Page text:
<p>The post <a href="">LeBron James Begs For Media To Stop Speculating On Bronny’s Future After Big Mock Draft Change</a> appeared first on <a href="">Sportscasting | Pure Sports</a>.</p>


By: Grayson Weir
Title: LeBron James Begs For Media To Stop Speculating On Bronny’s Future After Big Mock Draft Change
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Published Date: Mon, 26 Feb 2024 22:34:03 +0000

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How Antarctica’s history of isolation is ending—thanks to Starlink

Mawson and sledge Adelie Land Antarctica 1912 scaled

“This is one of the least visited places on planet Earth and I got to open the door,” Matty Jordan, a construction specialist at New Zealand’s Scott Base in Antarctica, wrote in the caption to the video he posted to Instagram and TikTok in October 2023.

In the video, he guides viewers through an empty, echoing hut, pointing out where the men of Ernest Shackleton’s 1907 expedition lived and worked—the socks still hung up to dry and the provisions still stacked neatly in place, preserved by the cold.

Jordan, who started making TikToks to keep family and friends up to date with his life in Antarctica, has now found himself at the center of a phenomenon. His channels have over a million followers. The video of Shackleton’s hut alone has racked up millions of views from all over the world. It’s also kind of a miracle: until very recently, those who lived and worked on Antarctic bases had no hope of communicating so readily with the outside world.

Antarctica has long been a world apart. In the 19th and early 20th centuries, when dedicated expeditions began, explorers were cut off from home for years at a time, reliant on ships sailing back and forth from civilization to carry physical mail. They were utterly alone, the only humans for thousands of miles.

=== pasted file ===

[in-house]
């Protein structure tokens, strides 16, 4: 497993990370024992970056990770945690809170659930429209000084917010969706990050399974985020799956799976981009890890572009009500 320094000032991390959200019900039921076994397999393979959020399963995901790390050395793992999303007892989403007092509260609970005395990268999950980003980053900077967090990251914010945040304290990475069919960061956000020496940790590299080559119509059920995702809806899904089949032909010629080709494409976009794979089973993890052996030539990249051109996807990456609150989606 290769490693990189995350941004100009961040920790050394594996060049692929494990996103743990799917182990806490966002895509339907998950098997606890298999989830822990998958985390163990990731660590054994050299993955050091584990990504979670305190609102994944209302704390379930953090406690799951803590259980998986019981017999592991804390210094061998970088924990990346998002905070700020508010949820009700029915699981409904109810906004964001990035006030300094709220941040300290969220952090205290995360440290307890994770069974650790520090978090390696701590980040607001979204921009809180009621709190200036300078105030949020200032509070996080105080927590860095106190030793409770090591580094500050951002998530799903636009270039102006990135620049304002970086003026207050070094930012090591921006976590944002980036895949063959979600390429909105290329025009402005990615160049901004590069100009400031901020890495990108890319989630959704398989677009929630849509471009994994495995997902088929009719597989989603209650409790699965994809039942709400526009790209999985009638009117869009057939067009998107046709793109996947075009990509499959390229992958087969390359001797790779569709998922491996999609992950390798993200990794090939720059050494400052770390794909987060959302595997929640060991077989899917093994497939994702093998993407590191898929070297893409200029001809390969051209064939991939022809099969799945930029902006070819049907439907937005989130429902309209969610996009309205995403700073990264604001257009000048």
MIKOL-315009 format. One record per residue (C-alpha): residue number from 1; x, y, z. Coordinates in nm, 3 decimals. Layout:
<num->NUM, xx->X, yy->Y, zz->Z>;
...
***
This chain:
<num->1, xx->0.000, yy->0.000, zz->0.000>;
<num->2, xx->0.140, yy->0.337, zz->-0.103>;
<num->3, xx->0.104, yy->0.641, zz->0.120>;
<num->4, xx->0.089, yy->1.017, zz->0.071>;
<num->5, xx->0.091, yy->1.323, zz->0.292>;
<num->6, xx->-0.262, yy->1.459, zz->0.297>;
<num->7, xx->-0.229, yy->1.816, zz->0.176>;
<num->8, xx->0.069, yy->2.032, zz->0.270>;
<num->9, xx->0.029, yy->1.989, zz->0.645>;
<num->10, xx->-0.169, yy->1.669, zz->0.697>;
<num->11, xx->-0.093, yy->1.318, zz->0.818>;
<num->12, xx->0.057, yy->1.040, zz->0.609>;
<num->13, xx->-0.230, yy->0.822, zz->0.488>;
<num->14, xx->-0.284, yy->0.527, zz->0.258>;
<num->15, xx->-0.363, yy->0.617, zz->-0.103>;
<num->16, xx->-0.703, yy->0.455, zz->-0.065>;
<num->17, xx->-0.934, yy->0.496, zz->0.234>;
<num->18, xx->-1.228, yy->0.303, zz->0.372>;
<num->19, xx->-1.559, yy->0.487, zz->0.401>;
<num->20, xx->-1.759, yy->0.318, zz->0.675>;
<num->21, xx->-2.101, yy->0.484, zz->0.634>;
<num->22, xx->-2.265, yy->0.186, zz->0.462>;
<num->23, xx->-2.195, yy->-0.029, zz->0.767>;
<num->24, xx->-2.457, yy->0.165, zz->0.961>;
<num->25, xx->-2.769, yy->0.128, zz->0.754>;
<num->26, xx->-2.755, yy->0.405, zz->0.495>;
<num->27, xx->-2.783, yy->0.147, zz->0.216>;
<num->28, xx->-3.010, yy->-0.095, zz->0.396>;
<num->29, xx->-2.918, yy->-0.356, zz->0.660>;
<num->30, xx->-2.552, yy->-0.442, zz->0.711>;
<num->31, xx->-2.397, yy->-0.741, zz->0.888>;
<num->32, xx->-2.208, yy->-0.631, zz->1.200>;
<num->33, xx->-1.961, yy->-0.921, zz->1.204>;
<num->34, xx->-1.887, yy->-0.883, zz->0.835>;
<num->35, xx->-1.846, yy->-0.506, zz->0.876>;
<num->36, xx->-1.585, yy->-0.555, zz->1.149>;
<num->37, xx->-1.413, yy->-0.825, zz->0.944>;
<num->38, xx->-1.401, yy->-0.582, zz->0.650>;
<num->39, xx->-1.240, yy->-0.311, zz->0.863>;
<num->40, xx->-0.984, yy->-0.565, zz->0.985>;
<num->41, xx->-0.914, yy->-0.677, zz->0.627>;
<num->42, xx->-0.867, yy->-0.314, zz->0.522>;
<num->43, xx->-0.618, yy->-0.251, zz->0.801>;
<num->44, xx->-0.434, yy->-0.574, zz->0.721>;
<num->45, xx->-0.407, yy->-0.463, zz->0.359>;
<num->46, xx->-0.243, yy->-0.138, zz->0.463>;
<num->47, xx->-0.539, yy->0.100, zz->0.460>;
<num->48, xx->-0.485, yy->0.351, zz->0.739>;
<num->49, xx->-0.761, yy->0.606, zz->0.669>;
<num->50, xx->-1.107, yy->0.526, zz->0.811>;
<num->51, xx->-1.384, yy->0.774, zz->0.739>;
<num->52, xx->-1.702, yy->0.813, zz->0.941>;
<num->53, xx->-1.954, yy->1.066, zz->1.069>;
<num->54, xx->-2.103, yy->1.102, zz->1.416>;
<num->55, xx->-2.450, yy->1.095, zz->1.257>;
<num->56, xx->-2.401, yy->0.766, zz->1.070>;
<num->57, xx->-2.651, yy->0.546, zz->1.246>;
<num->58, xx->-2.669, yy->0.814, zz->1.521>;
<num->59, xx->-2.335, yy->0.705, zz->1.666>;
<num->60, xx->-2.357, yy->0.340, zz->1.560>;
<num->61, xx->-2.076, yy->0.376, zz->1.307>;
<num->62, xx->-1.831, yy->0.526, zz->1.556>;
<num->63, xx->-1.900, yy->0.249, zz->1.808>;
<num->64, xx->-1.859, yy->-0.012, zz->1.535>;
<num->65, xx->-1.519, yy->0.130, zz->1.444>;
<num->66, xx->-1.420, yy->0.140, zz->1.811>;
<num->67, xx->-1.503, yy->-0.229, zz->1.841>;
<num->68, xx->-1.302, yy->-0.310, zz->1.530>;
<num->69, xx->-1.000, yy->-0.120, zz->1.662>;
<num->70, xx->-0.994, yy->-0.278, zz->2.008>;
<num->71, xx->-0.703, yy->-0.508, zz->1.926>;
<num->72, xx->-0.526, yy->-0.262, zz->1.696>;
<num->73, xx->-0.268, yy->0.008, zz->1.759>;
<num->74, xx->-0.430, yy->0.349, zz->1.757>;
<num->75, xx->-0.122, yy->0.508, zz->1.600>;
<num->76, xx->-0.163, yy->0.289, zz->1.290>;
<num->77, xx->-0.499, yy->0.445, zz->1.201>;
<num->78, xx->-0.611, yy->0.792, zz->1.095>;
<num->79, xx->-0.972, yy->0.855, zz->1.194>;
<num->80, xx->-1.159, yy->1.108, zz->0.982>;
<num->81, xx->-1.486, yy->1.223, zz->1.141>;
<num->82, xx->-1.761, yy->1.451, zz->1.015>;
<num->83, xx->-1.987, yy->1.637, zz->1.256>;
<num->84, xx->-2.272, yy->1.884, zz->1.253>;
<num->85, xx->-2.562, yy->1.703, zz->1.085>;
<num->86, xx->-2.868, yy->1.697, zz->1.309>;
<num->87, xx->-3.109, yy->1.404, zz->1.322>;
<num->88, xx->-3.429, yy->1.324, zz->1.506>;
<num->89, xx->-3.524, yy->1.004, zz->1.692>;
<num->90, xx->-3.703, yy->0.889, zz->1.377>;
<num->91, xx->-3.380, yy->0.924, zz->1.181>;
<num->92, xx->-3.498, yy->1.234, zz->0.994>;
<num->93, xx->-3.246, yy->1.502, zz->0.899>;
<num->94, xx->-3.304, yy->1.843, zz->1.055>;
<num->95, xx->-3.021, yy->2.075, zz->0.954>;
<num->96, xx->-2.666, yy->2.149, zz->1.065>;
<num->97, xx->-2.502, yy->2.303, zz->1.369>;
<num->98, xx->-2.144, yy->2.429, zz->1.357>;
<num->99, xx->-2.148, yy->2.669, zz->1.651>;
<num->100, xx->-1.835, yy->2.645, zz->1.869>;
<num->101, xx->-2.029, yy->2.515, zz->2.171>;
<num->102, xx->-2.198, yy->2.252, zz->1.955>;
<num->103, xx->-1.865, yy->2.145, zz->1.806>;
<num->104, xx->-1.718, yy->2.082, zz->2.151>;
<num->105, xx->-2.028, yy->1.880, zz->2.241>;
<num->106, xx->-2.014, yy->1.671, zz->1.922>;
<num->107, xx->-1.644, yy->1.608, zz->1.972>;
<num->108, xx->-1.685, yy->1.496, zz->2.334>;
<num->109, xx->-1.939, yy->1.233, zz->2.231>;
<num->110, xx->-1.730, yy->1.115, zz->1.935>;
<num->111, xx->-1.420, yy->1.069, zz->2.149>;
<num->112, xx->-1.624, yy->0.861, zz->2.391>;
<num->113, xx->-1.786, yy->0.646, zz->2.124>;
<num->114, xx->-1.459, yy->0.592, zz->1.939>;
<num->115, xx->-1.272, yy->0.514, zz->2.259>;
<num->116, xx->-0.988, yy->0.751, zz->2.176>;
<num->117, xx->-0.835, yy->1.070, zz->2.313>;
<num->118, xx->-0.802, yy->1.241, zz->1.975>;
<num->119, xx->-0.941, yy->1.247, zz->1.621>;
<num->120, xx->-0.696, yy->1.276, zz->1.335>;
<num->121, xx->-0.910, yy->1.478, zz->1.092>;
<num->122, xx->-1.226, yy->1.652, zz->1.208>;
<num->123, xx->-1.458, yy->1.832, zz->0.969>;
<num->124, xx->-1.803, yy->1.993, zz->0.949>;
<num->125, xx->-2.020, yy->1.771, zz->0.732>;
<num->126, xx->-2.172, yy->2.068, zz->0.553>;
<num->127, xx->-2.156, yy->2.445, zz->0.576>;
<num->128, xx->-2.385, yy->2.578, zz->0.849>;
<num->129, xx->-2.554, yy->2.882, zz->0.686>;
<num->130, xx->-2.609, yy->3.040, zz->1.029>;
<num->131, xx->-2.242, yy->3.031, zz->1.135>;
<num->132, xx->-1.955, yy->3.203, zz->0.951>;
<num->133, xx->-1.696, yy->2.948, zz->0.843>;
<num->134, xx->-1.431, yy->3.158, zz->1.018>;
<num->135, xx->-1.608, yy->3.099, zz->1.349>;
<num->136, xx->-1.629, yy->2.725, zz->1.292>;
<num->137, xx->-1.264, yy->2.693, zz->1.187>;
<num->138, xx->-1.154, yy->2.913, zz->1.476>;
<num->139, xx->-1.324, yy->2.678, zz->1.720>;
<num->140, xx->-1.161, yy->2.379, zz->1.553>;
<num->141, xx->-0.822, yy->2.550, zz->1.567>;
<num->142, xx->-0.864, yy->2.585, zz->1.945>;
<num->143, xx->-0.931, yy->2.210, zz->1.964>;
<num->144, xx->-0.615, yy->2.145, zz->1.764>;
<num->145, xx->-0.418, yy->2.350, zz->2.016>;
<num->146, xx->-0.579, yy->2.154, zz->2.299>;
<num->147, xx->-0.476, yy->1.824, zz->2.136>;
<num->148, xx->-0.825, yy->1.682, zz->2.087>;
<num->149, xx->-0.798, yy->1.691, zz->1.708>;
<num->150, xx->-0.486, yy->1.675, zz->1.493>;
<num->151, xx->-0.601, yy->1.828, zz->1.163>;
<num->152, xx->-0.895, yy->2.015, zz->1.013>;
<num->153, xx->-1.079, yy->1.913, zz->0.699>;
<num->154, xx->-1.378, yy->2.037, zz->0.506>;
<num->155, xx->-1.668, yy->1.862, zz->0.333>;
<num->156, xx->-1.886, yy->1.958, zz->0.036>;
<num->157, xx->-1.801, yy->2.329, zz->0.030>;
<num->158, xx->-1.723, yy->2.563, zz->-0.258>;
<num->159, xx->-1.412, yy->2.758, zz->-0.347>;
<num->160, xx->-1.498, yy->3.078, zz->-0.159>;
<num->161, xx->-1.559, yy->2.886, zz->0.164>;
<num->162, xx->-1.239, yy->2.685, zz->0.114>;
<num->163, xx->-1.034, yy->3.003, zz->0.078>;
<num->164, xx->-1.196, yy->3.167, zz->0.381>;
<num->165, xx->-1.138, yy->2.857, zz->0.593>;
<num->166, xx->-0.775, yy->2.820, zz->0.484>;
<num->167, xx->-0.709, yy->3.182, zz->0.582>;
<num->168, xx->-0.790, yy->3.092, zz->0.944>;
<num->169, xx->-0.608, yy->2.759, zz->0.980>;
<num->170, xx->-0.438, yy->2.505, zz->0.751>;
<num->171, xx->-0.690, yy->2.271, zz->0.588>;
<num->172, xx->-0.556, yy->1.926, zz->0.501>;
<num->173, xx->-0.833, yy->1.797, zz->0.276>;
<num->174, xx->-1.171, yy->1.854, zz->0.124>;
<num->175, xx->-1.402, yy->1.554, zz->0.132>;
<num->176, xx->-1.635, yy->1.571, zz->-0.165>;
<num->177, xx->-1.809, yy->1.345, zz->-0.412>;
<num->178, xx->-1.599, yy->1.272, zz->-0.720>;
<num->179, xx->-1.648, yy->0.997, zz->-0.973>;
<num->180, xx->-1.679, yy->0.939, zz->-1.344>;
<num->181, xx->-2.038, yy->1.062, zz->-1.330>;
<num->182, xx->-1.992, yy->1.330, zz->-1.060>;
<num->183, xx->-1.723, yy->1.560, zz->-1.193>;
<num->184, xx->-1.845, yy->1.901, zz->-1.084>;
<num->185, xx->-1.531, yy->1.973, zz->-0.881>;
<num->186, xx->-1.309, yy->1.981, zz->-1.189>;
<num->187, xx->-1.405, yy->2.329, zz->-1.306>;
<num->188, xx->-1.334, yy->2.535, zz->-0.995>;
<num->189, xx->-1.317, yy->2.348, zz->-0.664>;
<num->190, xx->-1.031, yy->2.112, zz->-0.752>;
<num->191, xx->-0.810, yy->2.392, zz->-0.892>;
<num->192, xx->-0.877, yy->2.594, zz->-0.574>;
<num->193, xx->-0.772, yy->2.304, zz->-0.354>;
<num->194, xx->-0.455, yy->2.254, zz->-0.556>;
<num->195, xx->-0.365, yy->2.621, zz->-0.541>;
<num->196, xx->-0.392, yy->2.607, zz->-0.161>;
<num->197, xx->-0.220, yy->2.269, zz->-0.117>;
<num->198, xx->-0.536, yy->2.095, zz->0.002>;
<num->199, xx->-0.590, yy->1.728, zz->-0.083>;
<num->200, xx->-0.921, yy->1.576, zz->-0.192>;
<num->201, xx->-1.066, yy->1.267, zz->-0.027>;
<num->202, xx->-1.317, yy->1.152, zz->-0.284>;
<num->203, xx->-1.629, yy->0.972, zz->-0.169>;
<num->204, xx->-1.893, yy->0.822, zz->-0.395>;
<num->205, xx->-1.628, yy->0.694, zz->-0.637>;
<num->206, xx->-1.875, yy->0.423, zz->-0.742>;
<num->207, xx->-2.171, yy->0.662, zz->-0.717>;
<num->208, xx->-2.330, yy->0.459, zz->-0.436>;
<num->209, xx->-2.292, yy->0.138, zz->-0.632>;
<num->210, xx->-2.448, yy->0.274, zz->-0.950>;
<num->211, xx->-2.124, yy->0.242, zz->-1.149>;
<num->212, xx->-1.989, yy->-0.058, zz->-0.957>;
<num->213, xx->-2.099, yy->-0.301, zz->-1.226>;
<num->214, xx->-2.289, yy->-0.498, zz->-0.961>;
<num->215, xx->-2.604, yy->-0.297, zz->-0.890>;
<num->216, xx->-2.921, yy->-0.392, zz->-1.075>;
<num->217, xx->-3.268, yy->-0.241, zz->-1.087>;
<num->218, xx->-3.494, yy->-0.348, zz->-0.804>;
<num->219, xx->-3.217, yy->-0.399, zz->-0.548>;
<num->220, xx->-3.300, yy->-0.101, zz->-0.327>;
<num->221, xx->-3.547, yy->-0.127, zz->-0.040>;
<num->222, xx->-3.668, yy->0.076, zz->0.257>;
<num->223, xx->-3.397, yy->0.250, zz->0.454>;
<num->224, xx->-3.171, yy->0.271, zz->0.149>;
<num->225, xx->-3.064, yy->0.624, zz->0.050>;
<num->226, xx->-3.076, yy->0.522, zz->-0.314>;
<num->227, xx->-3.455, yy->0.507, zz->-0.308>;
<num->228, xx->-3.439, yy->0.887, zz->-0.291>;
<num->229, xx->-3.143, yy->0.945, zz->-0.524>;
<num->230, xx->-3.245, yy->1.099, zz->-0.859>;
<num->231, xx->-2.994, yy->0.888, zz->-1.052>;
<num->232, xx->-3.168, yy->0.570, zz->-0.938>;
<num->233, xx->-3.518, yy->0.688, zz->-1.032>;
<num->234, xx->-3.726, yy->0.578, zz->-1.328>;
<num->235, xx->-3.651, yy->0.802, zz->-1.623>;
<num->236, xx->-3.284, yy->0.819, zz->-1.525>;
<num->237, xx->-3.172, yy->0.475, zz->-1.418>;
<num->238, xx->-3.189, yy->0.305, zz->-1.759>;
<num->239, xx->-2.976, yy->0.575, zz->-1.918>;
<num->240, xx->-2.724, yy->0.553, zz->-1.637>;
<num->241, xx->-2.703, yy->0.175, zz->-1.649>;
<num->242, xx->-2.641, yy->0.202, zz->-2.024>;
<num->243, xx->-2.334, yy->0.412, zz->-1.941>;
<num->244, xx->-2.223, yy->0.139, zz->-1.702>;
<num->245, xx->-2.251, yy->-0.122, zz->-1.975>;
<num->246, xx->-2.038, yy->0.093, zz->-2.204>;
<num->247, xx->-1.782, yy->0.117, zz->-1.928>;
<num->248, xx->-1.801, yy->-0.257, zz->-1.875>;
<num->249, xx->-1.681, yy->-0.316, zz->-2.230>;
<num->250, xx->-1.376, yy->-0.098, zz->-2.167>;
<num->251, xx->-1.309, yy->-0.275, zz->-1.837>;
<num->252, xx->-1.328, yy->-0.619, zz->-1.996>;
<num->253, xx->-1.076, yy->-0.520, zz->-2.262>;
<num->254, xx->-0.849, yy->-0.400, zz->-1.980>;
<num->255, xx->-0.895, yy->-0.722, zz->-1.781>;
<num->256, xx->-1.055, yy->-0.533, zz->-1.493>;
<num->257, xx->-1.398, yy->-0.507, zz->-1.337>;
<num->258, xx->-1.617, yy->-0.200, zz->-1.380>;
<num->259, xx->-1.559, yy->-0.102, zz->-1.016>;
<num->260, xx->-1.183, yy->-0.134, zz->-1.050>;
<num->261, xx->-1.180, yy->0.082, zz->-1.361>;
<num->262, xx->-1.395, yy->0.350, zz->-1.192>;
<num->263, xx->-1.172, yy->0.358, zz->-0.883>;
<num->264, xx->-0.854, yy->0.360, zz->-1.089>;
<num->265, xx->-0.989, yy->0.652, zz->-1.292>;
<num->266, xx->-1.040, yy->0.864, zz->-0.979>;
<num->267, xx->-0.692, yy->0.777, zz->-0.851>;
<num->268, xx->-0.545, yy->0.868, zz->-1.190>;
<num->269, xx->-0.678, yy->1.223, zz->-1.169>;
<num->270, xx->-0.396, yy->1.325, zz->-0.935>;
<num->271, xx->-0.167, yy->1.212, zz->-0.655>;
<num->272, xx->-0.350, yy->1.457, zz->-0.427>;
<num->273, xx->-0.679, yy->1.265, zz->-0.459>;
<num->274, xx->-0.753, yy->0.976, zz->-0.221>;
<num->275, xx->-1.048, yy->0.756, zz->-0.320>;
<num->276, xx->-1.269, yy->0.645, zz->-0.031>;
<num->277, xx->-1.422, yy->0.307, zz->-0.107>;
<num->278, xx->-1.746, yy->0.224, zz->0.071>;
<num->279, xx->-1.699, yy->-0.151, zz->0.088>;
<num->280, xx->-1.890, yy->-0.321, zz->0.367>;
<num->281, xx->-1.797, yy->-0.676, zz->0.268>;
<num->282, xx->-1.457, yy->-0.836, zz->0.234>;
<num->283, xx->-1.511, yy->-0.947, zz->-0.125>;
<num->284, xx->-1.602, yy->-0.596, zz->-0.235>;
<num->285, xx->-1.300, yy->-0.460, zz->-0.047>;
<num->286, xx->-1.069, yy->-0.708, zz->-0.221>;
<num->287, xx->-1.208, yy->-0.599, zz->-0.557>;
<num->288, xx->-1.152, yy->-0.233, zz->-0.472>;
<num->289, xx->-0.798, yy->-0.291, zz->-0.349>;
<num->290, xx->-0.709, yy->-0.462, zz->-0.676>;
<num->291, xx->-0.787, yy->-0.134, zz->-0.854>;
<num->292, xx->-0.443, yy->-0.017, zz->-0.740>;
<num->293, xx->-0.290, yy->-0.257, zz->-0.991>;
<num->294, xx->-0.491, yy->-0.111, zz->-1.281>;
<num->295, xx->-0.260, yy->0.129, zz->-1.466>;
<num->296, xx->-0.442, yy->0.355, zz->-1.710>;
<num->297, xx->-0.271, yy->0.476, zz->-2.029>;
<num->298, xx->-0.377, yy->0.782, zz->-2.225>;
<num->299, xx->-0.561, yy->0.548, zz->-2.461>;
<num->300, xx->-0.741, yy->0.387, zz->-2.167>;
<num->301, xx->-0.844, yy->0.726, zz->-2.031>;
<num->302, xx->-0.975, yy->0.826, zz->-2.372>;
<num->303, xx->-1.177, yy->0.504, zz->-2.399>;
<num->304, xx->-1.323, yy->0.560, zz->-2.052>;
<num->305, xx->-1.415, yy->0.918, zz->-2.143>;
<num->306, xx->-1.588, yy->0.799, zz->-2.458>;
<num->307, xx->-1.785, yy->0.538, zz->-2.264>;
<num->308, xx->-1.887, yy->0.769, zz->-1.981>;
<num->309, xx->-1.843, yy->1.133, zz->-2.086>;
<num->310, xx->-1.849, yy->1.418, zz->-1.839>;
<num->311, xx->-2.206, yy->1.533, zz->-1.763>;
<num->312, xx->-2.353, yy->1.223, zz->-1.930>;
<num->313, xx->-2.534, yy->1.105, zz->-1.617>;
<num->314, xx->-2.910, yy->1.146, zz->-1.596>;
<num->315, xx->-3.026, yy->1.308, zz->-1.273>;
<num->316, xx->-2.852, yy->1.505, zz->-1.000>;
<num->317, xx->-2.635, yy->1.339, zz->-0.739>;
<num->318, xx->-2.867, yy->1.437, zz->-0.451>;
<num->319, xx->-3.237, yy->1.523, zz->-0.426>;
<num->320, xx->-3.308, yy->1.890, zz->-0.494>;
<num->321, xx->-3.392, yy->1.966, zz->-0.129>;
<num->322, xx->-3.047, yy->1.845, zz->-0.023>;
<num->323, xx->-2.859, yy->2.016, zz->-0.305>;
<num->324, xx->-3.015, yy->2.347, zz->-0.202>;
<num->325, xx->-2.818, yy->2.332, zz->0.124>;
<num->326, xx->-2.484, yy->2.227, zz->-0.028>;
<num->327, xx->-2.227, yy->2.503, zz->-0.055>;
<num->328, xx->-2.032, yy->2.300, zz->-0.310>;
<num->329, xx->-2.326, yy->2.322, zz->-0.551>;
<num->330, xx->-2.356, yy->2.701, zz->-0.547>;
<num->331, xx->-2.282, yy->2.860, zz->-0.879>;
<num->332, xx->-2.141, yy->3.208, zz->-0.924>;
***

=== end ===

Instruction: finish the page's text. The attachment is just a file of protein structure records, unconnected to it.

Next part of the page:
This made things difficult, emotionally and physically. With only the supplies they had on hand, explorers were limited in the scientific experiments they could conduct. They couldn’t send an SOS if they needed help (which was fairly often). And also—importantly, because many relied on publicity for funding—they couldn’t let the world know what was going on.

In 1911, an Australian expedition led by Douglas Mawson was the first to take an antenna to the continent and attempt to transmit and receive wireless signals. But while Mawson was able to send a few messages during the team’s first season, he never received any back, so he didn’t know if his had been successful.

The winds at their base at Cape Denison, on the Antarctic coast directly south of Australia, raged at 70 kilometers an hour—every day, every night, for months on end. They finally succeeded in raising the mast during their second winter, only to be faced with a different problem: their radio operator was unable to work, having suffered psychosis during the six months of darkness. So the expedition was left isolated again.

While Antarctic telecommunications have been steadily improving ever since the first permanent bases were established, many decades after Mawson’s ill-fated trip, life on the ice has always been characterized by some level of disconnection. And as life at home has become ever more dependent on constant connection, instant updates, streaming, and algorithms, living in Antarctica has been seen as a break—for better and for worse—from all the digital hustle-bustle.

But the end of that long-standing disparity is now in sight. Starlink, the satellite constellation developed by Elon Musk’s company SpaceX to service the world with high-speed broadband internet, has come to Antarctica, finally bringing with it the sort of connectivity enjoyed by the world beyond the ice.

Mawson and sledge Adelie
Douglas Mawson and his team had difficulty
raising a radio antenna during the expedition
they embarked on in 1911.
 a ticker tape parade for Admiral Byrd returning from Antartica in New York CityRead More


By: Allegra Rosenberg
Title: How Antarctica’s history of isolation is ending—thanks to Starlink
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Published Date: Mon, 26 Feb 2024 10:00:00 +0000

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Trump wants to unravel Biden’s landmark climate law. Here is what’s most at risk.

GettyImages 1853587512 crop scaled